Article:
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The Believing Gameby Eireann Corrigan
Synopses & Reviews
A private academy. A cult leader. A girl caught in the middle.
After Greer Cannon discovers that shoplifting can be a sport and sex can be a superpower, her parents pack her up and send her off to McCracken Hill-a cloistered academy for troubled teens. At McCracken, Greer chafes under the elaborate systems and self-help lingo of therapeutic education. Then Greer meets Addison Bradley. A handsome, charismatic local, Addison seems almost as devoted to Greer as he is to the 12 steps. When he introduces Greer to his mentor Joshua, she finds herself captivated by the older man's calm wisdom. Finally, Greer feels understood.
But Greer starts to question: Where has Joshua come from? What does he want in return for his guidance? The more she digs, the more his lies are exposed. When Joshua's influence over Addison edges them all closer to danger, Greer decides to confront them both. Suddenly, she finds herself on the outside of Joshua's circle. And swiftly, she discovers it's not safe there.
"Corrigan (Accomplice) tackles cult thinking, dysfunction, and addiction as a charismatic and manipulative man works his way into the lives of troubled teenagers. When caught shoplifting for the third time, high school junior Greer is sent by her parents to McCracken Hill, a boarding school for addicts and wealthy juvenile offenders. When Greer becomes involved with magnetically popular Addison, a recovering alcoholic, she also gets swept up in the machinations of his mentor, Joshua, an older counselor and savvy puppeteer who cons the vulnerable group of friends into following his often bizarre and exploitative credos. Though the eclectic cast is a strong point, some exposition about cults, addiction, eating disorders, and shoplifting crosses into didactic territory. Much of the psychology rests on the appeal of Joshua, yet his menacing and unsavory nature may not persuade all readers that he could attract these acolytes in the first place. Regardless, Corrigan again presents darkly disturbing insight into the teenage psyche, while exploring how entering relationships without a sense of self-worth can lead to destruction. Ages 13 — 18. (Dec.)" Publishers Weekly Copyright PWxyz, LLC. All rights reserved.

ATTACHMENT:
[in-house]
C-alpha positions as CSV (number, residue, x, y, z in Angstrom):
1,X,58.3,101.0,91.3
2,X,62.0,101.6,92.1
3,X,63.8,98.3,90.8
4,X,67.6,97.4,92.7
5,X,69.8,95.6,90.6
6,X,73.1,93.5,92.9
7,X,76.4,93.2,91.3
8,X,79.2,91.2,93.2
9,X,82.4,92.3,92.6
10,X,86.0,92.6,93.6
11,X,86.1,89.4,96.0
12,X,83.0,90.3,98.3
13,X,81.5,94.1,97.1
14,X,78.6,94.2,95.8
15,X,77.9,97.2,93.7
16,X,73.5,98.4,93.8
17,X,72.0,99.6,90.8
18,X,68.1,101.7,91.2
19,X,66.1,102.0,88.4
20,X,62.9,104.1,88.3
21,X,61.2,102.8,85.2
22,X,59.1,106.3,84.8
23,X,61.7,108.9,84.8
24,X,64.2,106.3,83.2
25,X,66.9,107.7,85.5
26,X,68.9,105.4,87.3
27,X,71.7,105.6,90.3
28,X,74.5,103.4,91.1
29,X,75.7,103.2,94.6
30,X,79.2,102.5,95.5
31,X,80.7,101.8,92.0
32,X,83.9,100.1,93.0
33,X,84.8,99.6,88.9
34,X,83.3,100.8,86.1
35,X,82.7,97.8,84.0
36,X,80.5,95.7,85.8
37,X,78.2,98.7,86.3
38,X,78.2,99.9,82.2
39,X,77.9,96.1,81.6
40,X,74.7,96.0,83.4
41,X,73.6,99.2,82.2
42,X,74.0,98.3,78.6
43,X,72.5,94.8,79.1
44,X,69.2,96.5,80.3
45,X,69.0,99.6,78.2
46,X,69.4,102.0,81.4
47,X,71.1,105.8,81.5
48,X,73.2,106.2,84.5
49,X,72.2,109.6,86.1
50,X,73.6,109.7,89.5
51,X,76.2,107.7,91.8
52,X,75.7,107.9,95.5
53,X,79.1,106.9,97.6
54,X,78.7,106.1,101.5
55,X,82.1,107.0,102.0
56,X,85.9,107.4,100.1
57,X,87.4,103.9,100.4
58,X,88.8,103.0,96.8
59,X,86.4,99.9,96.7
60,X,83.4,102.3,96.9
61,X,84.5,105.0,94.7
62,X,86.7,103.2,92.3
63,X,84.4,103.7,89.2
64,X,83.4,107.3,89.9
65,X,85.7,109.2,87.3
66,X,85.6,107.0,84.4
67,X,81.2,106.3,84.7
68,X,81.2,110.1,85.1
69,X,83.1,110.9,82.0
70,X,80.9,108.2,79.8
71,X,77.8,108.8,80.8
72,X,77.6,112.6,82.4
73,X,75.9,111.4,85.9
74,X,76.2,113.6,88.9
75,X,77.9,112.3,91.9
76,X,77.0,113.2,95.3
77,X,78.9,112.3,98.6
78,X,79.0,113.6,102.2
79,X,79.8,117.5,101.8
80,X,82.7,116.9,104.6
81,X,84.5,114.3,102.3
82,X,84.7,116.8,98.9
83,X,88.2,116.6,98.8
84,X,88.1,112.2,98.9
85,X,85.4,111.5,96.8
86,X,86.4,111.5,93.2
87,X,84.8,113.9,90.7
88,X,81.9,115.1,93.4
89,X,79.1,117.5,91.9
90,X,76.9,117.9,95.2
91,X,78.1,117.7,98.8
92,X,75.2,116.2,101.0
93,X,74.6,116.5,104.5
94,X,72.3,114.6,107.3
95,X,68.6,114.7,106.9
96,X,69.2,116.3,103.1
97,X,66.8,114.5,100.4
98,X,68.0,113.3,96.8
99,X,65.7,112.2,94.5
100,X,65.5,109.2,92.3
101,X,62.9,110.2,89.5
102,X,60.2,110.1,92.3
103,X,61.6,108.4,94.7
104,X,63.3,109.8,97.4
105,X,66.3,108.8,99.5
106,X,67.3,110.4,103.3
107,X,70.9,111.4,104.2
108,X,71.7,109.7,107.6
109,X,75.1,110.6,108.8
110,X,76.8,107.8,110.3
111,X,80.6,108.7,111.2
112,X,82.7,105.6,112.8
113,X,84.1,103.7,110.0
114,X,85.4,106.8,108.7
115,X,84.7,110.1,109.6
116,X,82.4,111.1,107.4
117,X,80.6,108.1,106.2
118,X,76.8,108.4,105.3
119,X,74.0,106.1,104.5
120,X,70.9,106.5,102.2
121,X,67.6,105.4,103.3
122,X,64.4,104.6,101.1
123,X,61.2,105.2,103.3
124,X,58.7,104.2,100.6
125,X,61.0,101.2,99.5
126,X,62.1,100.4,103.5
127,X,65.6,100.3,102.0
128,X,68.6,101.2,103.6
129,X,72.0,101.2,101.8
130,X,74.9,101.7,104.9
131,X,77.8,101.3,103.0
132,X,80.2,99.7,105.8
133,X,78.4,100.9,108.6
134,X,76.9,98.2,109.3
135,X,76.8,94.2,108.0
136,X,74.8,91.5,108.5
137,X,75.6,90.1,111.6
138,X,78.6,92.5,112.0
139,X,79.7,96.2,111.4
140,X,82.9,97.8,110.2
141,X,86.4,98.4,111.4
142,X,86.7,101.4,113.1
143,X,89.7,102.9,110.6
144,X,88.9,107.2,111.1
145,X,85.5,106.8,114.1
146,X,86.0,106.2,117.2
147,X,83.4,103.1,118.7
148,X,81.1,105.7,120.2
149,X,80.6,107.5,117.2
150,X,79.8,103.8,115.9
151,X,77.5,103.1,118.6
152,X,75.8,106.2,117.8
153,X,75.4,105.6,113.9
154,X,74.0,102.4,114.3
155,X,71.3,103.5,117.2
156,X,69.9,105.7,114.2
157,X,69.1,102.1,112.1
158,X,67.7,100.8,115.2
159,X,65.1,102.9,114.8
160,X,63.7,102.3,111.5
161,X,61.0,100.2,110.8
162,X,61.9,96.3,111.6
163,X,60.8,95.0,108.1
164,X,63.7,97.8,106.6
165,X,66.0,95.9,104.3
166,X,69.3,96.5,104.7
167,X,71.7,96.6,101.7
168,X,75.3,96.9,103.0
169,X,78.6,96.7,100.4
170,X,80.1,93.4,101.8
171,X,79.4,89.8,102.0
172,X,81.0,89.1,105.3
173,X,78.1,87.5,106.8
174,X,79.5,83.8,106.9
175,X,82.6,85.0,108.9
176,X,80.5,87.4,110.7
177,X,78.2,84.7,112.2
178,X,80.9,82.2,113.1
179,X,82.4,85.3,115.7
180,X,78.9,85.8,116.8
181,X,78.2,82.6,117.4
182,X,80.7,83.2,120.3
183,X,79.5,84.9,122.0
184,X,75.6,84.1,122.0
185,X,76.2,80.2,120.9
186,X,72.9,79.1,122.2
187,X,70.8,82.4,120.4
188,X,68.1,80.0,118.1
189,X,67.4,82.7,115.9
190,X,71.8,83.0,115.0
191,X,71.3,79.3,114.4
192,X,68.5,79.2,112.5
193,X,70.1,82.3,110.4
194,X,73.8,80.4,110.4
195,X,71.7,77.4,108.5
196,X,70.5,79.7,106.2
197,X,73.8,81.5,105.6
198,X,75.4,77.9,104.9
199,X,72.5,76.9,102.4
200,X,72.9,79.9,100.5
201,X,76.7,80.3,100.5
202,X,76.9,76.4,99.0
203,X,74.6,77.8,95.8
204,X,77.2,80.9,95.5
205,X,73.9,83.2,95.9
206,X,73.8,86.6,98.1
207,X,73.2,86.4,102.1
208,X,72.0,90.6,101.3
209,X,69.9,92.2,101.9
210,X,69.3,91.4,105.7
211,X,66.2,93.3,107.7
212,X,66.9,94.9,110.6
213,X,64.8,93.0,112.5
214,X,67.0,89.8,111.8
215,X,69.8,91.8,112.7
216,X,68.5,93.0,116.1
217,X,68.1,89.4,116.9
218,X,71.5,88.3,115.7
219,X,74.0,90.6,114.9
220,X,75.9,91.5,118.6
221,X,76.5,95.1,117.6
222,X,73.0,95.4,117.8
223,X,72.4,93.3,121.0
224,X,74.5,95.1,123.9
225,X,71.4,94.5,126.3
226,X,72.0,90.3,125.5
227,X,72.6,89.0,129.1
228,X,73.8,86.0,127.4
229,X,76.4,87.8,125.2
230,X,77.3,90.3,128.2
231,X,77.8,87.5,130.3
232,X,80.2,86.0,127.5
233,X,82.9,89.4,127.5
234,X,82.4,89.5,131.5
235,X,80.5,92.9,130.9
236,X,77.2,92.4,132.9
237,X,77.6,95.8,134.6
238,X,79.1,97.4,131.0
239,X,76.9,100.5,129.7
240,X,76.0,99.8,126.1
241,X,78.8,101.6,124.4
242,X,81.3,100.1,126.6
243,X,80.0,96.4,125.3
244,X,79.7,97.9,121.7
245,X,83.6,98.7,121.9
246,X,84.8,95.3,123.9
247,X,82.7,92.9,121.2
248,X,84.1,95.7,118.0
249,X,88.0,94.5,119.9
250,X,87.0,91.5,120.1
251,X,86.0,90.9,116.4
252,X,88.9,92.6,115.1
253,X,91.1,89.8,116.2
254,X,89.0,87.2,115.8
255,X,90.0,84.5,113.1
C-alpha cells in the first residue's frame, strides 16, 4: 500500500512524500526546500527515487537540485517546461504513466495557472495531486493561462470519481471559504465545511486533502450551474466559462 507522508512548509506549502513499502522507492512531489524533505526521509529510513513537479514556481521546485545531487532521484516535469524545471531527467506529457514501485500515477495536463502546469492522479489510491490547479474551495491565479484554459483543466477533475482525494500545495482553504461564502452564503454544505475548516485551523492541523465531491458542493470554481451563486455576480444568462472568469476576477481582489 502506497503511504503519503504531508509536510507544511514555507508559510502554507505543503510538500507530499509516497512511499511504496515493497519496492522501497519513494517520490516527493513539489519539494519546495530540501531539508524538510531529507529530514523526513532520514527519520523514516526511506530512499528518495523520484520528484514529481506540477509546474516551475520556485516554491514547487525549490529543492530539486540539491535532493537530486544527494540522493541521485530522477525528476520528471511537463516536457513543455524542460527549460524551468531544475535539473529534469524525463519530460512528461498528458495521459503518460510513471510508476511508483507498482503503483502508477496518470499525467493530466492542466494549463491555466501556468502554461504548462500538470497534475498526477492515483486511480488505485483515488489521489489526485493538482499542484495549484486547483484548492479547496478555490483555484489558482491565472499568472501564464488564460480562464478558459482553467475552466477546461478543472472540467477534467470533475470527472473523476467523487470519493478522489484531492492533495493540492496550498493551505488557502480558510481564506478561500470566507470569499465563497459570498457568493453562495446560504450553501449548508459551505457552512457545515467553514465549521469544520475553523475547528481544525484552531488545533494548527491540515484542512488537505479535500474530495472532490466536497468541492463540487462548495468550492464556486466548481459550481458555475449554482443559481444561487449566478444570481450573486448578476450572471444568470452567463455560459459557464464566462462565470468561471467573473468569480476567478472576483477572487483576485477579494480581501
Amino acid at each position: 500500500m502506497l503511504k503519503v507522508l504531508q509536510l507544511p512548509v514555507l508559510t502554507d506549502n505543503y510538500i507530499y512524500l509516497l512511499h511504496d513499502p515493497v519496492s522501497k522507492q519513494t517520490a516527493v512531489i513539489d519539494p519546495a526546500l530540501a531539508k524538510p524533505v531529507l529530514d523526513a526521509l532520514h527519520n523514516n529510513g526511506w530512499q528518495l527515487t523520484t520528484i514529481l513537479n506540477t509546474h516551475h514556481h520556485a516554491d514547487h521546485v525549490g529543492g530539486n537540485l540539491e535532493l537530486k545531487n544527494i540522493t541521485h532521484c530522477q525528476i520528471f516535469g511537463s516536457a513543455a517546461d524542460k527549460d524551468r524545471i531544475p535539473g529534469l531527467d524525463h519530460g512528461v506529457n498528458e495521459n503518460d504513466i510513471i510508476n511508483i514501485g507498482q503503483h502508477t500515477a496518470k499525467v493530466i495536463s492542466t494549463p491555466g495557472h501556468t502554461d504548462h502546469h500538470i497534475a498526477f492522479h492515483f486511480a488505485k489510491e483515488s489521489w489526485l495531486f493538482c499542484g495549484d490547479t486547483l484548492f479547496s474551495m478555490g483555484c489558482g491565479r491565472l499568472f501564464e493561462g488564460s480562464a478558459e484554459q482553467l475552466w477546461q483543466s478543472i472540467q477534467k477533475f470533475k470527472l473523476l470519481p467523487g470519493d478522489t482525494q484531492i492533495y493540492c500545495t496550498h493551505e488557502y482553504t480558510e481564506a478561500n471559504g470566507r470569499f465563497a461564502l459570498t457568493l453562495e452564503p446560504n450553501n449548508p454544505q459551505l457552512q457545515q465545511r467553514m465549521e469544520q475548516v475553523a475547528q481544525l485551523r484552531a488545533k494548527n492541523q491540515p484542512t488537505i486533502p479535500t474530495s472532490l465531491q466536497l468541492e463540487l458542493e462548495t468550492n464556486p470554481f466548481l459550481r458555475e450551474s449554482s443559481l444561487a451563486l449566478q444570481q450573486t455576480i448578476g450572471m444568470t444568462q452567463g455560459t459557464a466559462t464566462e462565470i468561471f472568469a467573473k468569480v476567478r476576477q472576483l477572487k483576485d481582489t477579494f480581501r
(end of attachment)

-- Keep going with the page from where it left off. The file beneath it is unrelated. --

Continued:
About the Author
Eireann Corrigan is the author of the poetry memoir You Remind Me of You, and the novels Splintering, Ordinary Ghosts, and Accomplice, which Publishers Weekly called "haunting and provocative" in a starred review. She lives in New Jersey.
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